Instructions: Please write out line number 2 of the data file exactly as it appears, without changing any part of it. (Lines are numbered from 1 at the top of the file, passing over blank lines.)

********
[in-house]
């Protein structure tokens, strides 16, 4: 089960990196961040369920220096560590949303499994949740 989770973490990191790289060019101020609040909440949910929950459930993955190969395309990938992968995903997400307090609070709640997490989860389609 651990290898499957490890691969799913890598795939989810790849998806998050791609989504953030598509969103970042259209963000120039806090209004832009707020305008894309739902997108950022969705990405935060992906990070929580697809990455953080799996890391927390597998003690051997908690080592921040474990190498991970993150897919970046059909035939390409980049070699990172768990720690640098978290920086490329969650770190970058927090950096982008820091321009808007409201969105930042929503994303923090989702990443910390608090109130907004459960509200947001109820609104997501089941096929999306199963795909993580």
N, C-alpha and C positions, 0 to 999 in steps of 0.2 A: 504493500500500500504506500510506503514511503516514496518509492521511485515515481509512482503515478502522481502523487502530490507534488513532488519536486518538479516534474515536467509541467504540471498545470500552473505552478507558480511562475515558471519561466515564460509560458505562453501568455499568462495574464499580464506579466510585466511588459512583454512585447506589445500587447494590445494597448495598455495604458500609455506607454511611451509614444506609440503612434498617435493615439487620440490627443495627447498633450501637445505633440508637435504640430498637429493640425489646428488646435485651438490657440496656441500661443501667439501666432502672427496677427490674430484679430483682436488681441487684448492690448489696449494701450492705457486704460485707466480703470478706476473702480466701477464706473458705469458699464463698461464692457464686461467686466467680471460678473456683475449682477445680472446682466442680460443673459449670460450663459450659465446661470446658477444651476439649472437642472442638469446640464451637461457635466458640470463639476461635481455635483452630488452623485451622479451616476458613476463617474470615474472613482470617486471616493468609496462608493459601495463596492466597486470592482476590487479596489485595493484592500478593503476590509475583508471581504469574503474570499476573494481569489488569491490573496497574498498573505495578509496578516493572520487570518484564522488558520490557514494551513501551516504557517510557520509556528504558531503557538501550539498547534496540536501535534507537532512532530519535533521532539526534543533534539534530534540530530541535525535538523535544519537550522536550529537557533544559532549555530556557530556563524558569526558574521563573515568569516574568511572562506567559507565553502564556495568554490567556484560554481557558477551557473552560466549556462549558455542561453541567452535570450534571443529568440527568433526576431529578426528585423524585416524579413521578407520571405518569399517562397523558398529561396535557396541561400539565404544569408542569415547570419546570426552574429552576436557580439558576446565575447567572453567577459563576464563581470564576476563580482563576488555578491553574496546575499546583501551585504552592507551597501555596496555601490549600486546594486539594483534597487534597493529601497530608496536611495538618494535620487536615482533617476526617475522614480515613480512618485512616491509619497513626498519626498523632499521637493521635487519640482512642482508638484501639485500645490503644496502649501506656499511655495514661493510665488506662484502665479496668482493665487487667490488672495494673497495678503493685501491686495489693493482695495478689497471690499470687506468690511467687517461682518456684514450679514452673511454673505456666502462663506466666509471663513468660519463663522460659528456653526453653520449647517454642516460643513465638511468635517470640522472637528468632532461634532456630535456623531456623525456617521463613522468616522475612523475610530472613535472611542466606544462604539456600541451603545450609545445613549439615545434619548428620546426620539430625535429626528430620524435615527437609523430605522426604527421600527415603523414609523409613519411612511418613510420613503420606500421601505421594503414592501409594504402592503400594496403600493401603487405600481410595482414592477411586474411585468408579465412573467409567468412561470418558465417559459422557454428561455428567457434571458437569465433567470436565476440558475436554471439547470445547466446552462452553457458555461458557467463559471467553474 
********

């Protein structure tokens, strides 16, 4: 089960990196961040369920220096560590949303499994949740 989770973490990191790289060019101020609040909440949910929950459930993955190969395309990938992968995903997400307090609070709640997490989860389609 651990290898499957490890691969799913890598795939989810790849998806998050791609989504953030598509969103970042259209963000120039806090209004832009707020305008894309739902997108950022969705990405935060992906990070929580697809990455953080799996890391927390597998003690051997908690080592921040474990190498991970993150897919970046059909035939390409980049070699990172768990720690640098978290920086490329969650770190970058927090950096982008820091321009808007409201969105930042929503994303923090989702990443910390608090109130907004459960509200947001109820609104997501089941096929999306199963795909993580």